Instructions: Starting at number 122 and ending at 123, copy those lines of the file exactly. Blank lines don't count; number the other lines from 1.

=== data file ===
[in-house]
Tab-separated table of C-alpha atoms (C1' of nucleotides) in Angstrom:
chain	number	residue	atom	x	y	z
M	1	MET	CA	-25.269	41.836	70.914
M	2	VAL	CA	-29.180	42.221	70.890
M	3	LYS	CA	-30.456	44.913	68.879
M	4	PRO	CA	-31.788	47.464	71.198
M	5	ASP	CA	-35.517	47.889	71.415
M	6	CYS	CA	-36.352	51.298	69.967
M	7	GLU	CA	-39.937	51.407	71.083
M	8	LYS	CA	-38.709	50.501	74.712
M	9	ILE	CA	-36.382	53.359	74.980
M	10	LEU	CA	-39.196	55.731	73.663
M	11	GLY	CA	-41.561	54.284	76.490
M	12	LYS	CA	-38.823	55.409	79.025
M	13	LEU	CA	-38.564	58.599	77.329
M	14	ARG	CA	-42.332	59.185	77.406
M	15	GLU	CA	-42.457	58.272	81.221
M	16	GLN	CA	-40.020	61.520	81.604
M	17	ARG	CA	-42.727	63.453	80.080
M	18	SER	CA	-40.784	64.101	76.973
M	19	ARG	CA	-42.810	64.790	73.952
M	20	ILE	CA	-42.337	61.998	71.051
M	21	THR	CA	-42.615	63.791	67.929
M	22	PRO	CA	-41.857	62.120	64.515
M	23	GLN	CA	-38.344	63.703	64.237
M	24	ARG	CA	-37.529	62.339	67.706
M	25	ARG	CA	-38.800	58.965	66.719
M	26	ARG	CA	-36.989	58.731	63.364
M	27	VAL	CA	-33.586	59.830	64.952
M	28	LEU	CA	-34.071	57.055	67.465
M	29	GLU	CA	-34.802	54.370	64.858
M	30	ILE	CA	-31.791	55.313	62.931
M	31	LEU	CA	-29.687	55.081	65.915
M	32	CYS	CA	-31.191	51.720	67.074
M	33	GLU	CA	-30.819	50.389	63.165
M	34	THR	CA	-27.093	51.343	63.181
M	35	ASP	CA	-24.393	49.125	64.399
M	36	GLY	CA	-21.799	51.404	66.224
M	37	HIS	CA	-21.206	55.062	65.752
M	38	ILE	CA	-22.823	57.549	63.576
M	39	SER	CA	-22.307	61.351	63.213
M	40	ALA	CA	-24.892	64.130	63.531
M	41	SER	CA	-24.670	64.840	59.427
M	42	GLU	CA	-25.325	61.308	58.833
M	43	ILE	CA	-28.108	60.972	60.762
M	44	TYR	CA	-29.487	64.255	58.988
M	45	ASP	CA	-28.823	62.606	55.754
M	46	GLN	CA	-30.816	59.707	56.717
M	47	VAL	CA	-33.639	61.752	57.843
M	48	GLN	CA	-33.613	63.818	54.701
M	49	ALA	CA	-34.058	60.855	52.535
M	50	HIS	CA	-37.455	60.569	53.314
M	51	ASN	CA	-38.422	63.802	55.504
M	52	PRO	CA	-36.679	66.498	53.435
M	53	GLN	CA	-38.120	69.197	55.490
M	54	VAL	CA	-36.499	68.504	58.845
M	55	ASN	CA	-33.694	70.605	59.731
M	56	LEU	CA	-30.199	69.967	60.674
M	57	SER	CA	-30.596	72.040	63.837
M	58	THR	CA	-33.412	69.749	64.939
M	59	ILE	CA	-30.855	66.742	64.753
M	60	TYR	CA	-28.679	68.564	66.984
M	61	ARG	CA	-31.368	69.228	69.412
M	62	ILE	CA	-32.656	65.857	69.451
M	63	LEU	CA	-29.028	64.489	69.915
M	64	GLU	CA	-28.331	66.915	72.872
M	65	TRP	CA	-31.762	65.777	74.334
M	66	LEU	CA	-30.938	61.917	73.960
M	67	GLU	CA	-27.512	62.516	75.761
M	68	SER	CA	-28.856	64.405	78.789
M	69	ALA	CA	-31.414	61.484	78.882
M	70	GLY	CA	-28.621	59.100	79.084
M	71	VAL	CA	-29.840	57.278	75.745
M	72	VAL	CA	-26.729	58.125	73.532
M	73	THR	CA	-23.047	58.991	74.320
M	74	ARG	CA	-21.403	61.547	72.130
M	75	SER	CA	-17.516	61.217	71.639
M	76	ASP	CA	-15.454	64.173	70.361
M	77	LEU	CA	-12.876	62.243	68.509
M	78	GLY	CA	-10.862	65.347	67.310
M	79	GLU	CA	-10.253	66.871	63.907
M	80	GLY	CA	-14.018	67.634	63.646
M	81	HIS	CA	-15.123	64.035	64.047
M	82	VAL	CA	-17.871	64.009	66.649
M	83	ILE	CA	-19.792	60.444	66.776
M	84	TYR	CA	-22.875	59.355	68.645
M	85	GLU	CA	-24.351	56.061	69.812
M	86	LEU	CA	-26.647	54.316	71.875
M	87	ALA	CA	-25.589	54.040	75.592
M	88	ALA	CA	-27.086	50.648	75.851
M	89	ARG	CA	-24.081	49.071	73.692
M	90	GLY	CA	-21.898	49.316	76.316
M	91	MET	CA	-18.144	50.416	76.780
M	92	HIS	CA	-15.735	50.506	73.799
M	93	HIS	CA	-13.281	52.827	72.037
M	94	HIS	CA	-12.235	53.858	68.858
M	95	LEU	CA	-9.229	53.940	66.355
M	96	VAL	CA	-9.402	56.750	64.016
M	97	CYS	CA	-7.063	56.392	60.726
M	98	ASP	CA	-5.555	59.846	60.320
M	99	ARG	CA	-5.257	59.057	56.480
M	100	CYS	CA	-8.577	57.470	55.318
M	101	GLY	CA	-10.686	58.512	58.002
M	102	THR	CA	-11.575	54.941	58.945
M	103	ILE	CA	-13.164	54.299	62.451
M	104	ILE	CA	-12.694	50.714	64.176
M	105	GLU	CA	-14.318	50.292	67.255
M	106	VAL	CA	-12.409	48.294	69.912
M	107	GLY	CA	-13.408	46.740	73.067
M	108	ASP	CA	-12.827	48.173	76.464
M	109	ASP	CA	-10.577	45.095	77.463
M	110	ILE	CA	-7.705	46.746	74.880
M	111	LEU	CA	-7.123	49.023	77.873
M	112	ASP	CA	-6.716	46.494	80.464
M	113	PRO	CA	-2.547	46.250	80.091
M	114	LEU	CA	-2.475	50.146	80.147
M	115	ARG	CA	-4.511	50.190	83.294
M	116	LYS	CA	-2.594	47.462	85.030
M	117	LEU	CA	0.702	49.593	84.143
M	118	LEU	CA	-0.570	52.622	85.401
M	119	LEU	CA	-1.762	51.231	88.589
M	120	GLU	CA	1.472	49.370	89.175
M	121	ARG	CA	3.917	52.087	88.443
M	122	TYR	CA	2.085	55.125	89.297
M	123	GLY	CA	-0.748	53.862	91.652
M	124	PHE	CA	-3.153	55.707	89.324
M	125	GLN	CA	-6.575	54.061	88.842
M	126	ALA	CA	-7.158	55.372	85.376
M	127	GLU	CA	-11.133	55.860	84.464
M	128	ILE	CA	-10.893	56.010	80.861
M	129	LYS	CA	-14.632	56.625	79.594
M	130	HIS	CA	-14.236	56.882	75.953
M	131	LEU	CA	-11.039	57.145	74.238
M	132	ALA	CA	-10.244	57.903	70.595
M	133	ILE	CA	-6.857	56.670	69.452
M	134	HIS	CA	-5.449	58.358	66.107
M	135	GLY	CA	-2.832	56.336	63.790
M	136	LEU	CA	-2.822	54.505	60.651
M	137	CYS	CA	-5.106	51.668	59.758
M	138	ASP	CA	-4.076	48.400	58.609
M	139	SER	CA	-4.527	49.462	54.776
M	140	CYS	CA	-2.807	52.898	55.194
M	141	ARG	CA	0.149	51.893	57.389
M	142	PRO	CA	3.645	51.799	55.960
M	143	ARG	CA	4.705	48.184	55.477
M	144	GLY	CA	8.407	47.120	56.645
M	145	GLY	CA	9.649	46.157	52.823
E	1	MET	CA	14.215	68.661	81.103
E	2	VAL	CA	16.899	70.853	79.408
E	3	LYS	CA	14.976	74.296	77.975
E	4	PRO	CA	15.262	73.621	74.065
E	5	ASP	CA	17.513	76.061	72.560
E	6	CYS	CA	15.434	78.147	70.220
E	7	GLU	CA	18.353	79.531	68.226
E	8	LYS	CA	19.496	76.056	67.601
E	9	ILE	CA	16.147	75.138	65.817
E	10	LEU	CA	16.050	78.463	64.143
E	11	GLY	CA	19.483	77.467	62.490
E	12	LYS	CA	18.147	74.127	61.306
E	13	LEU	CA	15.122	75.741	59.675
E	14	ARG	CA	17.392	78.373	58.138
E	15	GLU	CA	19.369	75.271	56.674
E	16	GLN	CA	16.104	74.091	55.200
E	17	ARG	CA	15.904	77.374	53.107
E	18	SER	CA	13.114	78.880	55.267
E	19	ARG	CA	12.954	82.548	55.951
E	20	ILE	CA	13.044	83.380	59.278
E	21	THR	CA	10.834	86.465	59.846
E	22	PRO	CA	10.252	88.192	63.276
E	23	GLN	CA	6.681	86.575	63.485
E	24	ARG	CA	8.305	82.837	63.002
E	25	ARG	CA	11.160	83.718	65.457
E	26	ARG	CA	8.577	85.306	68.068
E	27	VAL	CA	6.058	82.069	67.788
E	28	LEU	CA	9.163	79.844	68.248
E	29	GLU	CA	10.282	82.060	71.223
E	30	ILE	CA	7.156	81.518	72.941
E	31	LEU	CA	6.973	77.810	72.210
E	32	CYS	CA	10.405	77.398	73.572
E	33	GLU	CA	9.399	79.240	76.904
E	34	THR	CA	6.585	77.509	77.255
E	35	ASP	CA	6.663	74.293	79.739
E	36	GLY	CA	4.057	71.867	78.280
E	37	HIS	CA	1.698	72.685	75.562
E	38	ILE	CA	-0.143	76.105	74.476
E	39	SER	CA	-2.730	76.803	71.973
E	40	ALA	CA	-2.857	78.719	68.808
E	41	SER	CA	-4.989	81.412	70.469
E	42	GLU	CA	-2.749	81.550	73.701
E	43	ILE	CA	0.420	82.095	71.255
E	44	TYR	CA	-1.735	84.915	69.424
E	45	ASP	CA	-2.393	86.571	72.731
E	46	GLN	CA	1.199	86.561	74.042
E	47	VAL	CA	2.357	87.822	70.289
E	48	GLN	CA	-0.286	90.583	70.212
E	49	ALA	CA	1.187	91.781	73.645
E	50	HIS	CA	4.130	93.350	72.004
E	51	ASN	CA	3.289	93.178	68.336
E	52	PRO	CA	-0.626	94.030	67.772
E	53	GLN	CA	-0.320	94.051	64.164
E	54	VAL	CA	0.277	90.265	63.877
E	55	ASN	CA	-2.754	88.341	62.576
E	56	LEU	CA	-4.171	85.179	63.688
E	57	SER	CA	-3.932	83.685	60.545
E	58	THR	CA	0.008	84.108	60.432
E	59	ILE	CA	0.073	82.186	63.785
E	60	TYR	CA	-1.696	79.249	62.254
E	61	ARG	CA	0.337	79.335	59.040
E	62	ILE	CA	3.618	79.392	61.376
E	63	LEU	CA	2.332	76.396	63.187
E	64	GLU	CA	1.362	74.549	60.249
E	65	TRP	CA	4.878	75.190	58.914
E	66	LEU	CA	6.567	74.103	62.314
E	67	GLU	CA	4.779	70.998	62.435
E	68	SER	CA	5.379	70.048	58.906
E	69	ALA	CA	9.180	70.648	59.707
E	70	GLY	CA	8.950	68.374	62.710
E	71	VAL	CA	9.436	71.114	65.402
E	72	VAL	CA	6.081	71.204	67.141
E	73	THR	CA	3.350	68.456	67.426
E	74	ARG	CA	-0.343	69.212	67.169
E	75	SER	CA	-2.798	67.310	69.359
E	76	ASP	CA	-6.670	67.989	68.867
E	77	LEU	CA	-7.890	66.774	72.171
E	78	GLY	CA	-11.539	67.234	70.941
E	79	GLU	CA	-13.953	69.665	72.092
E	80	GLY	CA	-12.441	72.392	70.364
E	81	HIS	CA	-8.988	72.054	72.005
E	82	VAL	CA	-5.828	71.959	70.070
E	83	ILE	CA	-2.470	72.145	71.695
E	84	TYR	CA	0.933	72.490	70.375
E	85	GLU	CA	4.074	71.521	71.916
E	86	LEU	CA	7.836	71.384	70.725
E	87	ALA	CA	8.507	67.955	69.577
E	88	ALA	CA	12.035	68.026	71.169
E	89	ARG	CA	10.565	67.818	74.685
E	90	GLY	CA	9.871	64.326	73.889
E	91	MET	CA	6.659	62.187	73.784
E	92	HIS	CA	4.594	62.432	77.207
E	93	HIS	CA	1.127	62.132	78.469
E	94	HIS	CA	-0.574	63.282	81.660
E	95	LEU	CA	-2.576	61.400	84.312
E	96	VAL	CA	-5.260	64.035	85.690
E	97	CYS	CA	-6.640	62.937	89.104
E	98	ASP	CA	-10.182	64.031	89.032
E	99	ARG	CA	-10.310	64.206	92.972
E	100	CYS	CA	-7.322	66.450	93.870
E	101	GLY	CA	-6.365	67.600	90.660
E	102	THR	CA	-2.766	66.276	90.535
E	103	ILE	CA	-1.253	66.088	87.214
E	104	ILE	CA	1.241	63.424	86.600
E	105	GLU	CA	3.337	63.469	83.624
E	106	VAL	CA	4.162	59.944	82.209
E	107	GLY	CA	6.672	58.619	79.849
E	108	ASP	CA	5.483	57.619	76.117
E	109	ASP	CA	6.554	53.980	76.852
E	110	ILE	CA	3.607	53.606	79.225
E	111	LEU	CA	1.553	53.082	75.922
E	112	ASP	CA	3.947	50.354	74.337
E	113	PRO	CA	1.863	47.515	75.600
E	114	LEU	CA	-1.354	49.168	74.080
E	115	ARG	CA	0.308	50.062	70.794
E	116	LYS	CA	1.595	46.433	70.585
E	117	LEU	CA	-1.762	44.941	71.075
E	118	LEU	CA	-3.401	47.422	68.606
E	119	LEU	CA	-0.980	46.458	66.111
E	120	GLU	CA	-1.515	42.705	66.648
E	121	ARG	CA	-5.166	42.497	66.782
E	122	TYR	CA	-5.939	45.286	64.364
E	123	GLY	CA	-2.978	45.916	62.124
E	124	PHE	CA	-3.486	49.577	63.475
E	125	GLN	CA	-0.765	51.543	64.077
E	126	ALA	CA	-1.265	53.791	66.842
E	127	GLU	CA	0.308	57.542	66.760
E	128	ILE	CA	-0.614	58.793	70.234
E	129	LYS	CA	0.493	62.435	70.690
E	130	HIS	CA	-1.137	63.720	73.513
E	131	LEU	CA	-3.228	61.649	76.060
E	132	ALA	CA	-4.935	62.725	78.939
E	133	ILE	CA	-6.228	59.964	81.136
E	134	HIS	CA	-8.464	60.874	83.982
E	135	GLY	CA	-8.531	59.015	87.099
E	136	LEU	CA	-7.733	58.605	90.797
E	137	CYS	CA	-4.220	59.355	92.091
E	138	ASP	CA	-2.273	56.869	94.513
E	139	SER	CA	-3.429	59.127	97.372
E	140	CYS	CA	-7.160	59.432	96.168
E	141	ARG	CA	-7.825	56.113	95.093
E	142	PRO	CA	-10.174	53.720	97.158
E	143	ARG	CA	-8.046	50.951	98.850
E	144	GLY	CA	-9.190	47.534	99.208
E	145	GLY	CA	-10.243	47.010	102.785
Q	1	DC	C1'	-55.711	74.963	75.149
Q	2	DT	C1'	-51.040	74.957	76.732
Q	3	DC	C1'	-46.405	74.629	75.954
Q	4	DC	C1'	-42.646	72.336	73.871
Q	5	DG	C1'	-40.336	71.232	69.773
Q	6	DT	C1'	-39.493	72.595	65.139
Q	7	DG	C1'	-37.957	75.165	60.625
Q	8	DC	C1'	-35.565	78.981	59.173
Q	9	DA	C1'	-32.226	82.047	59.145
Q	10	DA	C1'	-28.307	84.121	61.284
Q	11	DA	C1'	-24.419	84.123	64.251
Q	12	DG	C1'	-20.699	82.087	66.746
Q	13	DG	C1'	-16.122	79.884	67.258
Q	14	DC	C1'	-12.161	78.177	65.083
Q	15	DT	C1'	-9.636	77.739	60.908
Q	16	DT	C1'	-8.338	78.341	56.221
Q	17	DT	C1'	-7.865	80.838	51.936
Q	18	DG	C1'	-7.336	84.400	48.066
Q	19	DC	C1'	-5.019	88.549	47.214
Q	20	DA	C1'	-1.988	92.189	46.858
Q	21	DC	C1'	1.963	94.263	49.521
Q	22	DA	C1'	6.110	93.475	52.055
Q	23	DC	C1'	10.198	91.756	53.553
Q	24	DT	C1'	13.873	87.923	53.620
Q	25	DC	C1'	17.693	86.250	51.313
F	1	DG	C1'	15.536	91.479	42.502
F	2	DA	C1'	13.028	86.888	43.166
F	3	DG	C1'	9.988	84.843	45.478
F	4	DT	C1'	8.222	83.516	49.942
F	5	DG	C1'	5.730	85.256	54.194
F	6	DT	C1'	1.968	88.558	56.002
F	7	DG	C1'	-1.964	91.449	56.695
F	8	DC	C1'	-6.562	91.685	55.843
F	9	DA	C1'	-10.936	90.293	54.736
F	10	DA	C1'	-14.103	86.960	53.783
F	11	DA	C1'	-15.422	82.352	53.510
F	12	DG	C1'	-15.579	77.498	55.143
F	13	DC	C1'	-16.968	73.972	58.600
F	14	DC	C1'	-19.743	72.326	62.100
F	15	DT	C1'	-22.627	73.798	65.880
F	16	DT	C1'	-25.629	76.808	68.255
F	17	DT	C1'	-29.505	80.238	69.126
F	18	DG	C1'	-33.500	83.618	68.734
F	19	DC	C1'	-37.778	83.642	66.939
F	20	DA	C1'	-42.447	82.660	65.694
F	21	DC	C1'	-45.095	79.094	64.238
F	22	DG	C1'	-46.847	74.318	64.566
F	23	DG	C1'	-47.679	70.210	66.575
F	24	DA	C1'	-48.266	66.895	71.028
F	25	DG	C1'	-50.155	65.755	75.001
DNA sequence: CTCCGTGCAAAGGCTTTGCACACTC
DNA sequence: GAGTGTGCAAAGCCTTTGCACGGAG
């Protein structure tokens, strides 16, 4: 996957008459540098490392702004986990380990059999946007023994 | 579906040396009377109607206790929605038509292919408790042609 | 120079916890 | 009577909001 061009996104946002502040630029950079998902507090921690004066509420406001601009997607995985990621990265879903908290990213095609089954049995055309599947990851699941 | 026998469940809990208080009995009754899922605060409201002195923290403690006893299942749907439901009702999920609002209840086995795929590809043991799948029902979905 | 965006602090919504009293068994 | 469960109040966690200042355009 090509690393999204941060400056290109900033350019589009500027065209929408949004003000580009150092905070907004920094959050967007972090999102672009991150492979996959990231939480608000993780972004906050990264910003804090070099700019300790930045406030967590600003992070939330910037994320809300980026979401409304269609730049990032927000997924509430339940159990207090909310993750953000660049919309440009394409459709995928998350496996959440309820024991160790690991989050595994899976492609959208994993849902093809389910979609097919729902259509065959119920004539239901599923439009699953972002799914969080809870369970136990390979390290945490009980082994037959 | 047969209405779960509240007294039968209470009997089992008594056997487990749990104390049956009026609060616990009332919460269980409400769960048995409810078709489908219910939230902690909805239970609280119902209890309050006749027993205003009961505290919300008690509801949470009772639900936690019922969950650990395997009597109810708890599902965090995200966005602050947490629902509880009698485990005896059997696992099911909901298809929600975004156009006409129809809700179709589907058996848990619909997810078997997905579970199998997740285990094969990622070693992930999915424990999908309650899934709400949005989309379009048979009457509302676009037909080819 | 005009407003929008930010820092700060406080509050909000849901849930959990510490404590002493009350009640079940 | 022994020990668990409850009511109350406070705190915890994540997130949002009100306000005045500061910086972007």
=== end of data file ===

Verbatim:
M	119	LEU	CA	-1.762	51.231	88.589
M	120	GLU	CA	1.472	49.370	89.175